Sole larval supply to coastal nurseries: Interannual variability and connectivity at interregional and interpopulation scales

Type Article
Date 2016-05
Language English
Author(s) Savina- MarieORCID1, Lunghi Mathias1, 2, Archambault B.2, Baulier LoicORCID2, 3, Huret MartinORCID3, Le Pape Olivier2
Affiliation(s) 1 : IFREMER, Channel & North Sea Fisheries Dept, 150 Quai Gambetta,BP 699, F-62321 Boulogne Sur Mer, France.
2 : AGROCAMPUS OUEST, ESE Ecol & Sante Ecosyst UMR985, F-35042 Rennes, France.
3 : IFREMER, STH LBH, BP 70, F-29280 Plouzane, France.
Source Journal Of Sea Research (1385-1101) (Elsevier Science Bv), 2016-05 , Vol. 111 , P. 1-10
DOI 10.1016/j.seares.2015.11.010
WOS© Times Cited 15
Note SI : Proceedings of the Ninth International Symposium on Flatfish Ecology Part II
Keyword(s) hydrodynamic model, individual-based model, larval supply, nursery grounds, recruitment variability, Solea solea, metapopulation, English Channel, Bay of Biscay, southern North Sea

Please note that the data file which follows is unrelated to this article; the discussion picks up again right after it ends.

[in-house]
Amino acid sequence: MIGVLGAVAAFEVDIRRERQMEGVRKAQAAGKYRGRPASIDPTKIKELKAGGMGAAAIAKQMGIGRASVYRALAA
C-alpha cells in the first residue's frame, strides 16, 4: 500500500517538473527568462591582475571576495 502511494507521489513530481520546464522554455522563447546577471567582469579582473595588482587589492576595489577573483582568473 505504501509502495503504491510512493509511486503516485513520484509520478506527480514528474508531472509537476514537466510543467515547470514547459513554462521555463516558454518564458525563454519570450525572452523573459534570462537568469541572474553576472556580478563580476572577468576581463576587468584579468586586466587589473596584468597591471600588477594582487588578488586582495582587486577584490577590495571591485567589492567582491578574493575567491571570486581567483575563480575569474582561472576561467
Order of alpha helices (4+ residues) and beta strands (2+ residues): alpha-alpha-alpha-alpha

Abstract Simulating fish larval drift helps assess the sensitivity of recruitment variability to early life history. An individual-based model (IBM) coupled to a hydrodynamic model was used to simulate common sole larval supply from spawning areas to coastal and estuarine nursery grounds at the meta-population scale (4 assessed stocks), from the southern North Sea to the Bay of Biscay (Western Europe) on a 26-yr time series, from 1982 to 2007. The IBM allowed each particle released to be transported by currents, to grow depending on temperature, to migrate vertically depending on development stage, to die along pelagic stages or to settle successfully on a nursery, representing the life history from spawning to metamorphosis. The model outputs were analysed to explore interannual patterns in the amounts of settled sole larvae at the population scale; they suggested: (i) a low connectivity between populations at the larval stage, (ii) a moderate influence of interannual variation in the spawning biomass, (iii) dramatic consequences of life history on the abundance of settling larvae and (iv) the effects of climate variability on the interannual variability of the larvae settlement success.
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